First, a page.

An anti-abuse rule provides that two or more contracts may be treated as a single contract if a principal purpose of entering into separate contracts is to qualify for the short-term exception. A purpose may be a principal purpose even though it is outweighed by other purposes, taken together or separately.
The Full Margin Exception. A nonperiodic payment on an NPC will not be treated as a loan if the NPC is subject to certain prescribed margin or collateral requirements (the full margin exception). To qualify for the full margin exception, two requirements must be met: (1) the parties to the contract must be required to post and collect margin or collateral in an amount that fully collateralizes the mark-to-market exposure on the contract (including the nonperiodic payment) on a daily basis for the entire term of the contract and (2) the margin or collateral posted and collected must be paid in cash.
In the case of cleared contracts, the requirement of posting and collecting margin is imposed by the clearing organization or clearing agency. In the case of uncleared contracts, the requirements may be imposed by: (1) the terms of the contract or (2) the requirements of the SEC, the CFTC or a Prudential Regulator.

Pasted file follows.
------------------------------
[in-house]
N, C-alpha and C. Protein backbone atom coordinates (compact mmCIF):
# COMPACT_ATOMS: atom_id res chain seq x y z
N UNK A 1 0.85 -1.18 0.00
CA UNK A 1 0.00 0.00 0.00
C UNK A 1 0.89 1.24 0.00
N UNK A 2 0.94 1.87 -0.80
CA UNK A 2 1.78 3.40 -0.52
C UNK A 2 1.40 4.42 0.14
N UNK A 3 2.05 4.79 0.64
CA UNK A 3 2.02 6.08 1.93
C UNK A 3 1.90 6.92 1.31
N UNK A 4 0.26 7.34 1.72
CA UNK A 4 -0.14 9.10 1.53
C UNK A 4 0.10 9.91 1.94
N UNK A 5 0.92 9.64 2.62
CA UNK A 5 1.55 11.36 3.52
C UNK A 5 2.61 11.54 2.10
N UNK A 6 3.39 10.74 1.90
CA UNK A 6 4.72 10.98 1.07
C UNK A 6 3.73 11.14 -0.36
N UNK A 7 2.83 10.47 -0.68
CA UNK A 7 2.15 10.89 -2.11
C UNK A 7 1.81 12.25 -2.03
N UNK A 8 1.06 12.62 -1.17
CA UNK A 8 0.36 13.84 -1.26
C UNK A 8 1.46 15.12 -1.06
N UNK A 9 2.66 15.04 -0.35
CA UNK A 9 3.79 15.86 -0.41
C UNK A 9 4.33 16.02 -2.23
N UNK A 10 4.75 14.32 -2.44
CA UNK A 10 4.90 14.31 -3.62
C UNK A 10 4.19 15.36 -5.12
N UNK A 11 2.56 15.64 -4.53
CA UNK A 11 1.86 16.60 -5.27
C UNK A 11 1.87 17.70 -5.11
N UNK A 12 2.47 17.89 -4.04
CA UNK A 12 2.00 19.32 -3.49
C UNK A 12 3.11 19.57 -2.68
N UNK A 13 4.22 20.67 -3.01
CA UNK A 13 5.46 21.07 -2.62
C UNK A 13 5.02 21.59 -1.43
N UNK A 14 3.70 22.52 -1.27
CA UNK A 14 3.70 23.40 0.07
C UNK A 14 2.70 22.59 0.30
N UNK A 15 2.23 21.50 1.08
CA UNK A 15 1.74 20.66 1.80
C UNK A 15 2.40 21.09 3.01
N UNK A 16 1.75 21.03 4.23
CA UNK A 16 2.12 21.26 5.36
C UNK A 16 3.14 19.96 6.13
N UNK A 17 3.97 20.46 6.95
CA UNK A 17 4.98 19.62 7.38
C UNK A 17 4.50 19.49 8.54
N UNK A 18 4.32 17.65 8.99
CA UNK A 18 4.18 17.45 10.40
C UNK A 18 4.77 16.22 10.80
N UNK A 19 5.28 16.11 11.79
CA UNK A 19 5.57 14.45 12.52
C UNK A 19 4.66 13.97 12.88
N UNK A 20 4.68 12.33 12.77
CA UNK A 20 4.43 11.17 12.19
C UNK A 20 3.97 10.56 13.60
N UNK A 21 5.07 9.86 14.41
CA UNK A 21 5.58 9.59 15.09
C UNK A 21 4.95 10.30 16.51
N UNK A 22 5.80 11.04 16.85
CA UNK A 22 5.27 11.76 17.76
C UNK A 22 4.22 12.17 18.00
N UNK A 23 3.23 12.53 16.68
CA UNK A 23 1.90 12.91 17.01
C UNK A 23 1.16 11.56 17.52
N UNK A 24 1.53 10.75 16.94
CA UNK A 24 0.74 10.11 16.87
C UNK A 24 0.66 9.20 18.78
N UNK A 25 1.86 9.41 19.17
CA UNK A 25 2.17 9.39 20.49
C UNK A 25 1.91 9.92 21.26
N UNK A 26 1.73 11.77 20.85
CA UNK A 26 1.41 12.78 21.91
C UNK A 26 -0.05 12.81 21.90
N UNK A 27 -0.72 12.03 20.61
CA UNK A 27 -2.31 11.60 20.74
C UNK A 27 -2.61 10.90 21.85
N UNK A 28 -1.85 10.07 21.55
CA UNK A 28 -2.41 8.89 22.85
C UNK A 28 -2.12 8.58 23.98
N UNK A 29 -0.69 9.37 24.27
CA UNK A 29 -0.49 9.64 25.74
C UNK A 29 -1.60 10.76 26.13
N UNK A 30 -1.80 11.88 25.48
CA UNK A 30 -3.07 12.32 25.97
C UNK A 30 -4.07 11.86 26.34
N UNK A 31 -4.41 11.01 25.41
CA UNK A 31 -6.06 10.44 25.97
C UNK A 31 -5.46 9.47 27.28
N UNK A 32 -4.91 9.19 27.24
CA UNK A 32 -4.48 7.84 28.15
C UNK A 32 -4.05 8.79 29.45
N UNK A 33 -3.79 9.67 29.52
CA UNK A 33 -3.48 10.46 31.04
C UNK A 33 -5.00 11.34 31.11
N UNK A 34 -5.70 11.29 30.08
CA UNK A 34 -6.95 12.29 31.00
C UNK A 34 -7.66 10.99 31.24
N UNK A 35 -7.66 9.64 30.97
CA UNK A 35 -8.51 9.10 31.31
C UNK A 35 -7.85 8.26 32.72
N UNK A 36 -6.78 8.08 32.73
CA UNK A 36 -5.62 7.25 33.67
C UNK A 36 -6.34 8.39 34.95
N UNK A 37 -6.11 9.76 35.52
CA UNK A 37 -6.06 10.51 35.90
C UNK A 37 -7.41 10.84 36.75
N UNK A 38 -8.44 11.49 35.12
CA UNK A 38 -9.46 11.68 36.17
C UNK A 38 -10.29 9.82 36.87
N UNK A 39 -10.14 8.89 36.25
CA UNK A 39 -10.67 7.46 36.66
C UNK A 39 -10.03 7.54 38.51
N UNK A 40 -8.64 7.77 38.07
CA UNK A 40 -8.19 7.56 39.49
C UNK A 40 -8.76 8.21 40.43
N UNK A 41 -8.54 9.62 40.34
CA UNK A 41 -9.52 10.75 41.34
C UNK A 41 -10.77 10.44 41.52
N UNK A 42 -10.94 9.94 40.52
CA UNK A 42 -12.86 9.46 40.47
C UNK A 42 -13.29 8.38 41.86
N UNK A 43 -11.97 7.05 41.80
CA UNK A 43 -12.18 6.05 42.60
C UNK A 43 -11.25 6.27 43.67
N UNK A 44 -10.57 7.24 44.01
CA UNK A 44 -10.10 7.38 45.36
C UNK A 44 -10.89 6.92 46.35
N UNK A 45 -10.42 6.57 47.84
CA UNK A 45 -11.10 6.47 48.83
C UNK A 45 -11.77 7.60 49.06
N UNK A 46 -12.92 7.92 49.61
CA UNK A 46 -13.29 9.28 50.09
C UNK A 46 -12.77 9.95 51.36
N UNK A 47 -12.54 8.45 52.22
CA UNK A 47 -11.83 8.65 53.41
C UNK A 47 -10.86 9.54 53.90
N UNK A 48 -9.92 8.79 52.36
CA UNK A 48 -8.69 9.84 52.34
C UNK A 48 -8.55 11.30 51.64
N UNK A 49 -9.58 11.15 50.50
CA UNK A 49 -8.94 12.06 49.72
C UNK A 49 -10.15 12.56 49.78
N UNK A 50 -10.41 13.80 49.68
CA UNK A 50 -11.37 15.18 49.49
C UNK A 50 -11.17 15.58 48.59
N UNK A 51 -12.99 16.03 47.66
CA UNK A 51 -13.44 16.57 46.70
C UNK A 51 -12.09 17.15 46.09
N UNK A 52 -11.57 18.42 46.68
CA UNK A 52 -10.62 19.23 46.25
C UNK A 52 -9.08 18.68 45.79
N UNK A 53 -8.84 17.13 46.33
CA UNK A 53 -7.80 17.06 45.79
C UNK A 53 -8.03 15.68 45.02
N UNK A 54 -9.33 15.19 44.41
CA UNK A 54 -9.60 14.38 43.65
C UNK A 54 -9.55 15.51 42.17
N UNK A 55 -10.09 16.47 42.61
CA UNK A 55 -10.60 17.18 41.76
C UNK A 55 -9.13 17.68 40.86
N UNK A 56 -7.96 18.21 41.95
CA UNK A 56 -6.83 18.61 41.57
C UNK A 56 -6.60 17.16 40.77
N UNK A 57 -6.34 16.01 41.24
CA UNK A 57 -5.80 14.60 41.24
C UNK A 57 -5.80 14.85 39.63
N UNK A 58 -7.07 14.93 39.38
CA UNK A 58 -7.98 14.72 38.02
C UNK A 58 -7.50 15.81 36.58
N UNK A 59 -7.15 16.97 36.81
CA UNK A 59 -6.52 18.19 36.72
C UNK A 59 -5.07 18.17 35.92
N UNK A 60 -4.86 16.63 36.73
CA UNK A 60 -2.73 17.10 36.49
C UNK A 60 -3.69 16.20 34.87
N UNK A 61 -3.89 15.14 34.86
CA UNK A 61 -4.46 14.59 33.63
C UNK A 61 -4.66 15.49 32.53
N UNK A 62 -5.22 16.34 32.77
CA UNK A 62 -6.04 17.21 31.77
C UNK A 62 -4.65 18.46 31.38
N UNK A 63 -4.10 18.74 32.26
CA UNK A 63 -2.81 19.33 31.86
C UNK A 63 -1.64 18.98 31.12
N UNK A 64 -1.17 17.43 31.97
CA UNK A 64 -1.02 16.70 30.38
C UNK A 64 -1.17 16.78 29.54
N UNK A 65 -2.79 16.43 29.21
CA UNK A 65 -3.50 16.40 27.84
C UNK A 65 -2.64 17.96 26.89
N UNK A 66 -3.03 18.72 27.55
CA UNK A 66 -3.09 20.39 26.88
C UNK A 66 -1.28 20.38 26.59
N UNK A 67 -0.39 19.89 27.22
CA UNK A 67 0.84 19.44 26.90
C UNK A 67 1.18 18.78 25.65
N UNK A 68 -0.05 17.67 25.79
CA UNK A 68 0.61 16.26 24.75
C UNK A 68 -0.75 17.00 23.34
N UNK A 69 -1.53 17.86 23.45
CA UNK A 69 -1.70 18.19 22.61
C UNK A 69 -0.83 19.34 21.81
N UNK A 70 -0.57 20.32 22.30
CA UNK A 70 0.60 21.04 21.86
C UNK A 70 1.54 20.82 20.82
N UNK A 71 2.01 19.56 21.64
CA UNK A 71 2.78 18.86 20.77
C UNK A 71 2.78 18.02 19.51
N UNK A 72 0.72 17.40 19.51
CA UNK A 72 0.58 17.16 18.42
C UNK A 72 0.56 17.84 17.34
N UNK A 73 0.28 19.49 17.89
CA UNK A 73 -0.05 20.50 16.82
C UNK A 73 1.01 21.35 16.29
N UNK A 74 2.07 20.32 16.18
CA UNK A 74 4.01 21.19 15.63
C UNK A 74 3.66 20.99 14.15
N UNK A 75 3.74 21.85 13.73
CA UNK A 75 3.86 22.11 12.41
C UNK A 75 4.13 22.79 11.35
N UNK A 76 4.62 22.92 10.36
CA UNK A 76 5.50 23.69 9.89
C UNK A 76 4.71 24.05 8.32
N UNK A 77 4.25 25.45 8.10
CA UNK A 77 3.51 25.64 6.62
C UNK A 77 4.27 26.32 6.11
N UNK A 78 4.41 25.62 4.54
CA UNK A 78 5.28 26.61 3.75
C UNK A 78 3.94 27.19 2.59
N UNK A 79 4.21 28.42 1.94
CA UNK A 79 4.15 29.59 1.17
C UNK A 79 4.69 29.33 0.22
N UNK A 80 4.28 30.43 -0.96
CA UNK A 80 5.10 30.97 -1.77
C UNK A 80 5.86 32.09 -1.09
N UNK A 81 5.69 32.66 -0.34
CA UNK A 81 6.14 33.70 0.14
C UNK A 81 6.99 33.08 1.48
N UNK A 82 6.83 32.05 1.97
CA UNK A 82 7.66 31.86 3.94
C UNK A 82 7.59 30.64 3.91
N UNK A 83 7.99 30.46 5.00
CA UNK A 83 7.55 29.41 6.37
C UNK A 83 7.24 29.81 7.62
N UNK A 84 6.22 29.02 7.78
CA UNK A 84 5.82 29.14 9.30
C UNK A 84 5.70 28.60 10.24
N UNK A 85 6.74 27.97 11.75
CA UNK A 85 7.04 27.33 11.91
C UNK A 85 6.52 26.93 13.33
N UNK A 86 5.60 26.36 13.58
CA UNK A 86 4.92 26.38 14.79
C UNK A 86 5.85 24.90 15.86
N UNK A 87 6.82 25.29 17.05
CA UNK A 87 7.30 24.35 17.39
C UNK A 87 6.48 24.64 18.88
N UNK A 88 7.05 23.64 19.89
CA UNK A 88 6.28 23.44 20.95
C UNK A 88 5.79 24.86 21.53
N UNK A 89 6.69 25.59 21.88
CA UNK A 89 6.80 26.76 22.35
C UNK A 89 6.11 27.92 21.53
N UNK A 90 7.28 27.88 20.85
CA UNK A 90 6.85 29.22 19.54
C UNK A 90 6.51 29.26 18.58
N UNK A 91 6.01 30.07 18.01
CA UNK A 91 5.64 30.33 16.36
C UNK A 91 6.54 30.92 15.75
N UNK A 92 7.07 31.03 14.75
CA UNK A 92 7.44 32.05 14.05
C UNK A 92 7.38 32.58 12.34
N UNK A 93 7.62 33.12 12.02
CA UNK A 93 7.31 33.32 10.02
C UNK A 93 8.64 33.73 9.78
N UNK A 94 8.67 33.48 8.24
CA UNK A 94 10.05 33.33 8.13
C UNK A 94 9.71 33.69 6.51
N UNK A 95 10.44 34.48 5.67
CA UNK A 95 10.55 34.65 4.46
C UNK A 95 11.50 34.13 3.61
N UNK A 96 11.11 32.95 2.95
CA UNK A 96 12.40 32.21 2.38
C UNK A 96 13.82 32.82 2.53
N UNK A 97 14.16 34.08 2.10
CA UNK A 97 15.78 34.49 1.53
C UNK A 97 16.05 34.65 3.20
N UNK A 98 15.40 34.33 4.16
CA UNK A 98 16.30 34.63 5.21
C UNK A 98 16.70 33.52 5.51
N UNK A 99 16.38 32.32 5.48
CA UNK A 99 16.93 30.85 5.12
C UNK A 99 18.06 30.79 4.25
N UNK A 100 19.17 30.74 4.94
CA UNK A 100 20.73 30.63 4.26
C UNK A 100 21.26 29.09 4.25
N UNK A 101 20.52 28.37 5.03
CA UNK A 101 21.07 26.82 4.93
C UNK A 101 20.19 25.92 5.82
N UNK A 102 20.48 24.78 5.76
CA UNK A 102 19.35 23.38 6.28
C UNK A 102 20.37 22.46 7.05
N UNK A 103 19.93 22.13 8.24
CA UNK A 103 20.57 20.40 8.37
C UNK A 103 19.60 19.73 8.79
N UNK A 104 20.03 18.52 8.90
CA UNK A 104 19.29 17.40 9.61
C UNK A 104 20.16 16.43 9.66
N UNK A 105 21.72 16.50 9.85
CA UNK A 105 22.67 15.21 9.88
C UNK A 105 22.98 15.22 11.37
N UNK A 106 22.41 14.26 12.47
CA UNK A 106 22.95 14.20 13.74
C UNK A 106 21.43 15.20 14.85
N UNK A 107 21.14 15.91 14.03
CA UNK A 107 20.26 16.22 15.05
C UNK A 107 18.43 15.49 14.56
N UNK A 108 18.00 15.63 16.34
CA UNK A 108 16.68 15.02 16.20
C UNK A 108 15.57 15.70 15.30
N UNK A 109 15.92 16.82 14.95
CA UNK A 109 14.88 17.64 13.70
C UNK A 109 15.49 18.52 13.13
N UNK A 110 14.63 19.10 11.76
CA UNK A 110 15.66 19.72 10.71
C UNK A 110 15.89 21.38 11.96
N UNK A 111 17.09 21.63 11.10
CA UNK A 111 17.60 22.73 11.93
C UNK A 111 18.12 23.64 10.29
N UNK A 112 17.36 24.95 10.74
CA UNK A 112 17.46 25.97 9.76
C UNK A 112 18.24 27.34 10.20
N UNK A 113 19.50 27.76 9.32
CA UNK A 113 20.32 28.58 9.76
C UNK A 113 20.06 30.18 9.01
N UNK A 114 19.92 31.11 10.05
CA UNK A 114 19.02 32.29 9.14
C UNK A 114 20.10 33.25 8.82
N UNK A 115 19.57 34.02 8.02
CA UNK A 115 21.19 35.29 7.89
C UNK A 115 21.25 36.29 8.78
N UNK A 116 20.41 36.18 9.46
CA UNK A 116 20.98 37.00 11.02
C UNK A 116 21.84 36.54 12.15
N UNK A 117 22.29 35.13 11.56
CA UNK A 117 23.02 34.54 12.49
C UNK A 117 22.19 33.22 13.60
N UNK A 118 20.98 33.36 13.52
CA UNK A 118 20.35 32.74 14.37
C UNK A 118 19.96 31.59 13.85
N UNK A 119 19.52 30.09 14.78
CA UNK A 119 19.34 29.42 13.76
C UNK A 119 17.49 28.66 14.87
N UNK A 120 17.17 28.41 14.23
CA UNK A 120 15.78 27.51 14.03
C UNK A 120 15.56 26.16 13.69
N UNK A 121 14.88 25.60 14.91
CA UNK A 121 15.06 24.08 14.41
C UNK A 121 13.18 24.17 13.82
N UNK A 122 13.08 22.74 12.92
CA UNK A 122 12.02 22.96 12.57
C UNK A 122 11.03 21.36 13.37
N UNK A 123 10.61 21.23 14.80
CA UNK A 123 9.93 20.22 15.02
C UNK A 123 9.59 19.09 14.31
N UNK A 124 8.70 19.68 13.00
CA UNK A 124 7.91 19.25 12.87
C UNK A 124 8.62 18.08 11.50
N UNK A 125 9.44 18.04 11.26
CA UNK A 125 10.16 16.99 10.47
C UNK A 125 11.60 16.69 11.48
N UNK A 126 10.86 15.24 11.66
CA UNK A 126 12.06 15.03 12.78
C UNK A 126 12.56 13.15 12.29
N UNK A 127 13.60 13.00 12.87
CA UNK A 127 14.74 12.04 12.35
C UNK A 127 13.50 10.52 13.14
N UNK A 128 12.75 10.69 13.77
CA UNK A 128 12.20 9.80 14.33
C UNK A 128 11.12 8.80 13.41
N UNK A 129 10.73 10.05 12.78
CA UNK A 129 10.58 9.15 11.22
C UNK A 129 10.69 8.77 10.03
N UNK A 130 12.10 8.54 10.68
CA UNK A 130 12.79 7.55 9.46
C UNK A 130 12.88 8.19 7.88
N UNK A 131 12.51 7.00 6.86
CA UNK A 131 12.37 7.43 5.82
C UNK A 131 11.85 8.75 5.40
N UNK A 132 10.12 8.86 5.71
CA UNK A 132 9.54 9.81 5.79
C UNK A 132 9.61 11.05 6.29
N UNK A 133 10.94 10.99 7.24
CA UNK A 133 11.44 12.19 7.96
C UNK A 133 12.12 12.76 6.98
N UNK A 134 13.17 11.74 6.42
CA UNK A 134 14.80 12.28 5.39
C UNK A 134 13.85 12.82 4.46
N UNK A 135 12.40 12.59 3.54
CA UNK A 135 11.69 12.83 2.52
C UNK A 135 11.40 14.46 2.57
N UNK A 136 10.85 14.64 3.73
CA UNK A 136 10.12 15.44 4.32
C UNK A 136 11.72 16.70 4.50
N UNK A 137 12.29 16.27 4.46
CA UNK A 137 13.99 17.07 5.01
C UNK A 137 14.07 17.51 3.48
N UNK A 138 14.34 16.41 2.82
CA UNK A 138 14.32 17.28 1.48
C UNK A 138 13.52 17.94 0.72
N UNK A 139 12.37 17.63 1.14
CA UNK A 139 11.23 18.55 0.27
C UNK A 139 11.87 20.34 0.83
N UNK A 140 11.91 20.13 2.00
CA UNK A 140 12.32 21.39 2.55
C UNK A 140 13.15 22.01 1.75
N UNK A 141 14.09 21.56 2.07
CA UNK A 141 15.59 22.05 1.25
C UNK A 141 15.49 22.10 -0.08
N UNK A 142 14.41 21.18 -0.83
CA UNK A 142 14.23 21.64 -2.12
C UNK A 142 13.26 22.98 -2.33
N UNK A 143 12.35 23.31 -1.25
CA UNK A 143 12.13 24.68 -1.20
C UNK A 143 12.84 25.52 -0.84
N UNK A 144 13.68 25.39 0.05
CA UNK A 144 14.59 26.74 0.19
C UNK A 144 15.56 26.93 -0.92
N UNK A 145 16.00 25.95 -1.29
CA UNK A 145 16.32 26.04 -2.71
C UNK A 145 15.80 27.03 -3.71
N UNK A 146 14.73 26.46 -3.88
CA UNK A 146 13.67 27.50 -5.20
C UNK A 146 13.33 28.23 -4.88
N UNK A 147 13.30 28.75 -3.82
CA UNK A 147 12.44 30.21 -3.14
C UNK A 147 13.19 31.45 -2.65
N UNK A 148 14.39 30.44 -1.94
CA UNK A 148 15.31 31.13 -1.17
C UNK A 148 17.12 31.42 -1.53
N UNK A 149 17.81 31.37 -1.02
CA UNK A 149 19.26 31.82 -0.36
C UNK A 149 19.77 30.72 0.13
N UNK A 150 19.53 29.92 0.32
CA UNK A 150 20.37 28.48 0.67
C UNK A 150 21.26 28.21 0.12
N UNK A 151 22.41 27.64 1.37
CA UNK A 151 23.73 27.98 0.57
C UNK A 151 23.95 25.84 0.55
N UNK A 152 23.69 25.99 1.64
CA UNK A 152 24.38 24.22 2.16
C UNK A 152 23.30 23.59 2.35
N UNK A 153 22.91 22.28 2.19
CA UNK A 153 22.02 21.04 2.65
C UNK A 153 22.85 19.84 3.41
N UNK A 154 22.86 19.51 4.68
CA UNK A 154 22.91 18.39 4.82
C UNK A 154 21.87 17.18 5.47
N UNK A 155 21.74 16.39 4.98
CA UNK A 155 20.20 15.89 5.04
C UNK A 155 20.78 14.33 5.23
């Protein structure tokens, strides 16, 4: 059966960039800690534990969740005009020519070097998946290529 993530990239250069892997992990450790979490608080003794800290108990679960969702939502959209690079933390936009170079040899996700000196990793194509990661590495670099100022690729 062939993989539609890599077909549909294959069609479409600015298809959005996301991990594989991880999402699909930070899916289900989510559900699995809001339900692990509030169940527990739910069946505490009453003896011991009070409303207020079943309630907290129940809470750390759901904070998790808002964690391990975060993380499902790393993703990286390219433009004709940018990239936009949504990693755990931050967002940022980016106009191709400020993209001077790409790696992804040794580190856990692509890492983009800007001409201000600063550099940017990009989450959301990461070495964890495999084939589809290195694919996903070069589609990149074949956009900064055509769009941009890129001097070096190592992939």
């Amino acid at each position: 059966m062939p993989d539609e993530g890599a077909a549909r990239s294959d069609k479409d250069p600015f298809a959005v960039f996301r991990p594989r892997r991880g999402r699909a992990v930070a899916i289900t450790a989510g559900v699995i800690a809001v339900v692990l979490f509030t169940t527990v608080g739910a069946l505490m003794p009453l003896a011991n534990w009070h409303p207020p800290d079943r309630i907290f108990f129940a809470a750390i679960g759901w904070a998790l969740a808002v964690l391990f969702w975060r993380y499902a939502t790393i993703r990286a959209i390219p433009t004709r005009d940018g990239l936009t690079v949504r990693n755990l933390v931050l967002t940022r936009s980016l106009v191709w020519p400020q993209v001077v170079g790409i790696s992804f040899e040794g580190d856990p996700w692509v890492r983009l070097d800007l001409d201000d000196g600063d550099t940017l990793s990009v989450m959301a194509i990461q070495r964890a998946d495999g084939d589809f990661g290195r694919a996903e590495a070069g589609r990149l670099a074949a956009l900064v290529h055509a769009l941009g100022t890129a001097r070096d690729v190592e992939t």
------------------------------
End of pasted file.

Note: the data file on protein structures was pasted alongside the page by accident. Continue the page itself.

In the case of both cleared and uncleared contracts, the parties must be required to post and collect margin or collateral to fully collateralize the mark-to-market exposure on the contract (including the exposure on the nonperiodic payment) on a daily basis through the entire term of the contract. The mark-to-market exposure will only be treated as fully collateralized if the contract is subject to both initial variation margin or collateral posted in cash in an amount equal to the nonperiodic payment and daily variation margin or collateral posted in cash in an amount equal to the daily change in the fair market value of the contract. If cash margin or collateral is posted in excess of the amount necessary to fully collateralize the mark-to-market exposure, such excess will be treated as a loan.